A truly strange and rare kind of cosmic kaboom just got a lot more peculiar.

An explosion some billion light-years away observed in 2022 known as the Tasmanian Devil (AT2022tsd) has been caught repeatedly flaring with the strength of 100 billion Suns – the same power as the initial explosion – for months following the initial flash.

The explosion belongs to a rare category known as luminous fast blue optical transients, or LFBOTs, of which only a handful have been discovered. And the repeat behavior of the Tasmanian Devil is the latest in a litany of these LFBOTs doing stuff that's really, really odd.

"An event like this has never been witnessed before," says astrophysicist Jeff Cooke from Swinburne University of Technology and the ARC Centre of Excellence in Gravitational Wave Discovery (OzGrav) in Australia.

LFBOTs were first discovered back in 2018 with an explosion that came to be known as the Cow. A few more have been picked up since then, usually named after animals, and they're just … weird.

They're incredibly bright, at least 10 times brighter than a normal supernova, and incredibly hot, which gives them their bluish hue.

An artist's impression of how an LFBOT might differ from other kinds of space explosions. (Bill Saxton, NRAO/AUI/NSF)

They're also very brief. Usually, supernovae flare to a peak in brightness, then fade over the ensuing weeks and months. LFBOTs are more like a slow-ish camera flash in the depths of space: there and gone again mere days later.

Because they're so weird, astronomers have been puzzling over what the cause could be. Generally, the bright explosions we detect in space consist of dying stars going supernova, or collisions between neutron stars. The current best candidate for LFBOTs is the formation of a black hole in an unusual type of core-collapse supernova.

But each LFBOT seems to have its own quirks. The Cow exhibited an atypically flat, pancake-like explosion. The Finch, detected earlier this year, was spotted in intergalactic space, some 50,000 light-years from the nearest galaxy. So any explanation needs to account for all these oddities.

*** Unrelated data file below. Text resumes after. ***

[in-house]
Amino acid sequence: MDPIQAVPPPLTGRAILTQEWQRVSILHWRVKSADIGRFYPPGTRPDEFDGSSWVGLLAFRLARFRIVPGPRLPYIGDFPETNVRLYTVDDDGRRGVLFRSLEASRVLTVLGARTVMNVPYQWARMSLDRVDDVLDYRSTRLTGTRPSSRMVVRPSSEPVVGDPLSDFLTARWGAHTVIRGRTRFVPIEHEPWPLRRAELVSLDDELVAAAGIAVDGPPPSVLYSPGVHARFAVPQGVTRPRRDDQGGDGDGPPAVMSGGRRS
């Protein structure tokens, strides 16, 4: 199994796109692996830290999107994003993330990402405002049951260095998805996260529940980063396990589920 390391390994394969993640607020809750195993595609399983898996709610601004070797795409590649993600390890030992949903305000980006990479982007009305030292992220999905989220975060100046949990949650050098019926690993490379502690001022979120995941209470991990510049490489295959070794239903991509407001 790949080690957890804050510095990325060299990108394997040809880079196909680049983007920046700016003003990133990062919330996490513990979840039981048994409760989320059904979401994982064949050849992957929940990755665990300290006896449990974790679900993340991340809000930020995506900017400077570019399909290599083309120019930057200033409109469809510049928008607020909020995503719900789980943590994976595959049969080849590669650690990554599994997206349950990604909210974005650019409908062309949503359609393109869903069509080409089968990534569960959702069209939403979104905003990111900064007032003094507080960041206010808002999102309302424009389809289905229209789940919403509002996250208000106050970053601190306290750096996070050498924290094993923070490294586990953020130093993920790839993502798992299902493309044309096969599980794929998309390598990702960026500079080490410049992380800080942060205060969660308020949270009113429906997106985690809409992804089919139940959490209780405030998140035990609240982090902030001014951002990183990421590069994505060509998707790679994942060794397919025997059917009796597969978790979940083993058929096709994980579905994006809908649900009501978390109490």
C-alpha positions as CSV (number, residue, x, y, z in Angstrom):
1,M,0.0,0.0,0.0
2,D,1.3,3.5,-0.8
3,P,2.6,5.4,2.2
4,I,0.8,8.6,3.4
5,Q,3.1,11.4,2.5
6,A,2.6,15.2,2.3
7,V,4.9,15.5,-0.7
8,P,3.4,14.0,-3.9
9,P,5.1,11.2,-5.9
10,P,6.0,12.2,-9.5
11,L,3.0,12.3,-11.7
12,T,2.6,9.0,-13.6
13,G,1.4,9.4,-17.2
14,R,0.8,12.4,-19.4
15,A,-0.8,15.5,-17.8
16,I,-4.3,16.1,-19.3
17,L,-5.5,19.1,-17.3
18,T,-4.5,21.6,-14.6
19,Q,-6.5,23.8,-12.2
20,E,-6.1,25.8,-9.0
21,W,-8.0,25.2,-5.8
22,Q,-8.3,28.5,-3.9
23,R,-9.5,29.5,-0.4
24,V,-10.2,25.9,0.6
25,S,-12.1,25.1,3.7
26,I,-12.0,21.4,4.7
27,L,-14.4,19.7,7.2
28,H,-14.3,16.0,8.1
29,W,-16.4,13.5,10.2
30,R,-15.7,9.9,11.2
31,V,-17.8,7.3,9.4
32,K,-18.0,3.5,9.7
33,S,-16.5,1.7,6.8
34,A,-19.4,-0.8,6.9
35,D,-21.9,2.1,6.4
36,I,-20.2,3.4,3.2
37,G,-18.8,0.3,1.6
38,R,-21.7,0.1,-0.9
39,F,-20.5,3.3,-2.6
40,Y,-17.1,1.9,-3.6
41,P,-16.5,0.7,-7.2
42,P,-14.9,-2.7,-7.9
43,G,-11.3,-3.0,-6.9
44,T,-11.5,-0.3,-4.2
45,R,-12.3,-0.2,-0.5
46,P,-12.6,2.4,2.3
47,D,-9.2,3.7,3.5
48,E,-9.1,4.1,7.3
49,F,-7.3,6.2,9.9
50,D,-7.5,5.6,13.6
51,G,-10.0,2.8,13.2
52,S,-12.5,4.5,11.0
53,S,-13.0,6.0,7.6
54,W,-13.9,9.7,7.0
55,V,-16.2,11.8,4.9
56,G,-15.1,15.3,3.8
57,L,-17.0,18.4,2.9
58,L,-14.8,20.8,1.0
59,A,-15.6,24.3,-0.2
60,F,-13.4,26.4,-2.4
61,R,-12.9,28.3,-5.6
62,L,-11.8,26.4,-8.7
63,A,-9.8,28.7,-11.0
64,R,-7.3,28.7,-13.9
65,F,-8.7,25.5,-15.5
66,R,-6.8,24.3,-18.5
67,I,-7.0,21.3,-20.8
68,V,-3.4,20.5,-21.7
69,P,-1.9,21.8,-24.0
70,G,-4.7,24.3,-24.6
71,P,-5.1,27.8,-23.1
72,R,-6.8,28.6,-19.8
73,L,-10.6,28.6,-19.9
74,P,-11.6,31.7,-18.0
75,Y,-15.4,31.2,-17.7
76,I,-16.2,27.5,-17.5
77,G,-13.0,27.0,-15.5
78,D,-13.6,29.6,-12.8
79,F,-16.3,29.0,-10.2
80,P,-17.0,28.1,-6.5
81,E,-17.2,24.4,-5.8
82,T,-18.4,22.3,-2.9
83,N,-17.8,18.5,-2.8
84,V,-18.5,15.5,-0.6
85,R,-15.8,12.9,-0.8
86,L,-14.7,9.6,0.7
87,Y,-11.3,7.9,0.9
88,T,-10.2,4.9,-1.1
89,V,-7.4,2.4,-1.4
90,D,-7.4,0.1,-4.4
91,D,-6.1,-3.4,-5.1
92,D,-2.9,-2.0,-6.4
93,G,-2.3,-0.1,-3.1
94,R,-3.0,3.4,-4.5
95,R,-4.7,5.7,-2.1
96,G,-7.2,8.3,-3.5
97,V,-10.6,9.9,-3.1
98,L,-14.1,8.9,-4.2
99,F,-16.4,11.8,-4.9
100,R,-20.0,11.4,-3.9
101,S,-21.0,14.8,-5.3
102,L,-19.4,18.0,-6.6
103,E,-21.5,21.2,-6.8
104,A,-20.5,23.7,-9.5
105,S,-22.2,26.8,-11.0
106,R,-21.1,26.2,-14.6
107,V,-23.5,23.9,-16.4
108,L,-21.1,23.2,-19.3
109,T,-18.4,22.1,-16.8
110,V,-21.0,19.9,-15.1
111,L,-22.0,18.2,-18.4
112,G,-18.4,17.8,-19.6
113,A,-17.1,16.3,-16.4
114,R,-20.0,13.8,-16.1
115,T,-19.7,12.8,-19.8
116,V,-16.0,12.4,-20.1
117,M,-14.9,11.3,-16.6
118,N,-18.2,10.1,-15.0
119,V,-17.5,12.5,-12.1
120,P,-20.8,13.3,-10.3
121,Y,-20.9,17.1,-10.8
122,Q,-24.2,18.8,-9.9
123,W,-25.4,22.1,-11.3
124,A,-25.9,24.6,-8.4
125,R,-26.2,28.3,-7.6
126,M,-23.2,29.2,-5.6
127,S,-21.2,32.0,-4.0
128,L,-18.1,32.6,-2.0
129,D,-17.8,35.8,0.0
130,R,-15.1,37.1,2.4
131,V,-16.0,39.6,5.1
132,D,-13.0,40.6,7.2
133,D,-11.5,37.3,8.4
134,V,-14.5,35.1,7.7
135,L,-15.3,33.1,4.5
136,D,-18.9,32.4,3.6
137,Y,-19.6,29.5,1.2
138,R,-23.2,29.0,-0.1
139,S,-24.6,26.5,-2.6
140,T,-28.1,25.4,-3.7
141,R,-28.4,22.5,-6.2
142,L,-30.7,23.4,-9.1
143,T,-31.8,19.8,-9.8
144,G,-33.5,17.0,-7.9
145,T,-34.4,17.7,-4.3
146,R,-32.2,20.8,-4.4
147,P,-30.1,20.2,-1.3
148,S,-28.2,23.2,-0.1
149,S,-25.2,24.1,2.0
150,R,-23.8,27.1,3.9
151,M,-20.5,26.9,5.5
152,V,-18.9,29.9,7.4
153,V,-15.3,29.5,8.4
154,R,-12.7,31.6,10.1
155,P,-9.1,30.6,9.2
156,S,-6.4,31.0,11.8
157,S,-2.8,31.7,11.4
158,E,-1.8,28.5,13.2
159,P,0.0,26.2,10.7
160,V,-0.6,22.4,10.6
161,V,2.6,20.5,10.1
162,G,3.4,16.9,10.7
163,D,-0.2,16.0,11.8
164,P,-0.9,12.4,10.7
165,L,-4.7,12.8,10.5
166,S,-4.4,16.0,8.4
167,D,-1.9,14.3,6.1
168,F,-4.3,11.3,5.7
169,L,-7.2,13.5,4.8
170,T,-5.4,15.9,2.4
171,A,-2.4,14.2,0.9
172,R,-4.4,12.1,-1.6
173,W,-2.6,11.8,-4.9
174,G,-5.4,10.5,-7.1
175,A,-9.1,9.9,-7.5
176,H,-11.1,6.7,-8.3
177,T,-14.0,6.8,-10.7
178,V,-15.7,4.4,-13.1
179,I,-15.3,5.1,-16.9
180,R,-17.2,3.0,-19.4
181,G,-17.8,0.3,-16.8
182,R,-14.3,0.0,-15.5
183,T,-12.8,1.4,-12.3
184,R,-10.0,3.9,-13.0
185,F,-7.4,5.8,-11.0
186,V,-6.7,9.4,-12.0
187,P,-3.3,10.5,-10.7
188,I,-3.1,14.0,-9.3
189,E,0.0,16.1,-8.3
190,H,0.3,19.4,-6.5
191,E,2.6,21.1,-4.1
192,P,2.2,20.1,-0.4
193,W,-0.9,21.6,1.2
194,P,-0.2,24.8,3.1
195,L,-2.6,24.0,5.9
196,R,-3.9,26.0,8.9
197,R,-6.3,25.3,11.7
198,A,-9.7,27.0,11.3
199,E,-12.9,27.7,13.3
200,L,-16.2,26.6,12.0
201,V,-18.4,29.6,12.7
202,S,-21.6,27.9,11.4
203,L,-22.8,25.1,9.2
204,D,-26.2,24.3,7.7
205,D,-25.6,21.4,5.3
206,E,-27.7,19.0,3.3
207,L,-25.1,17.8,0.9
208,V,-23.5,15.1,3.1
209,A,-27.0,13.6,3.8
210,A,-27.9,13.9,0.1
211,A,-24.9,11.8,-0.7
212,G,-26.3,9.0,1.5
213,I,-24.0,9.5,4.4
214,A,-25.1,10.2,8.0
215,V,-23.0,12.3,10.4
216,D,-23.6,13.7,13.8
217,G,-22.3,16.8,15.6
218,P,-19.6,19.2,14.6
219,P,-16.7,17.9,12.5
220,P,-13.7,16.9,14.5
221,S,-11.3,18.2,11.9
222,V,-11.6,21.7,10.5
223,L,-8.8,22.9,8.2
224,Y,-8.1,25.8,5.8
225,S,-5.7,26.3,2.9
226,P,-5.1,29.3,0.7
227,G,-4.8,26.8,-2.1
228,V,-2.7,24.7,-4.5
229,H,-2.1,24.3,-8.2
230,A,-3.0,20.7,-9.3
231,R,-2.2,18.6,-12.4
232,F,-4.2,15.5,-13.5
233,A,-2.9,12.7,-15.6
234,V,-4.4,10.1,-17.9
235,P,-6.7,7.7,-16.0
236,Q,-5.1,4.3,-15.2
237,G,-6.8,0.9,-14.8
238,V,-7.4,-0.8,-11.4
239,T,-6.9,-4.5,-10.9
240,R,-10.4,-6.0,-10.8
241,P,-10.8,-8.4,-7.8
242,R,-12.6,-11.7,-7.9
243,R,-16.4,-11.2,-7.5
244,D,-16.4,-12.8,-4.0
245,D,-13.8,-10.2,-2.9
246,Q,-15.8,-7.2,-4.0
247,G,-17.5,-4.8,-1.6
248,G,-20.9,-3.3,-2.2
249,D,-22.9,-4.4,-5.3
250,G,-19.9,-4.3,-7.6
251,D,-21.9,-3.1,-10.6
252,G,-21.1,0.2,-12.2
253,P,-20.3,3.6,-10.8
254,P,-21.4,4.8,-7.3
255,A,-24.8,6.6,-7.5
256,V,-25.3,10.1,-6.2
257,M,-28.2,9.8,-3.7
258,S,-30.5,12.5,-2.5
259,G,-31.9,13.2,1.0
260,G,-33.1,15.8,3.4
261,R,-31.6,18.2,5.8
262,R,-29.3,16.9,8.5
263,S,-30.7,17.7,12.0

The Tasmanian Devil, according to the new analysis led by astronomer Anna Ho of Cornell University, with an international team of over 70 co-authors, seems to point to the formation of a neutron star or black hole.

They used a new way to monitor the spot at which the LFBOT was first detected on 7 September 2022, and detected at least 14 flares in the 120 days subsequent to the initial explosion. And they were odd flares: at least as bright as the Tasmanian Devil itself, but lasting as short a time as just a few minutes.

"Amazingly, instead of fading steadily as one would expect, the source briefly brightened again, and again, and again," Ho says. "LFBOTs are already a kind of weird, exotic event, so this was even weirder."

The precise cause of the flaring is unknown, but signs point to a compact object like a black hole, the researchers say.

"It pushes the limits of physics because of its extreme energy production, but also because of the short duration bursts," Cooke says. "Light travels at a finite speed. As such, how fast a source can burst and fade away limits the size of a source, meaning that all this energy is being generated from a relatively small source."

An artist's impression of the Tasmanian Devil. (Robert L. Hurt/Caltech/IPAC)

Black holes themselves emit no light that we can detect, but there are mechanisms whereby their presence might squeeze light out of nearby material. For example, if the core of a massive star collapsed into a black hole after ejecting its outer envelope, gas from that outer envelope could fall back onto the black hole.

When a black hole accretes material, it can channel it into high-speed jets that are captured by magnetic field lines around the outside of the event horizon and accelerated towards the poles, where it is launched into space as streams of plasma. The flashes could be linked to this accretion and ejection process. Or they could be linked to some other astrophysical process that we're yet to identify.

Whatever it is, the Tasmanian Devil is giving us a window into LFBOTs, black holes, and perhaps the life cycles of stars that we've not seen before.

"The corpse [of the star] is not just sitting there, it's active and doing things that we can detect," Ho says. "We think these flares could be coming from one of these newly formed corpses, which gives us a way to study their properties when they've just been formed."

The findings have been published in Nature Astronomy.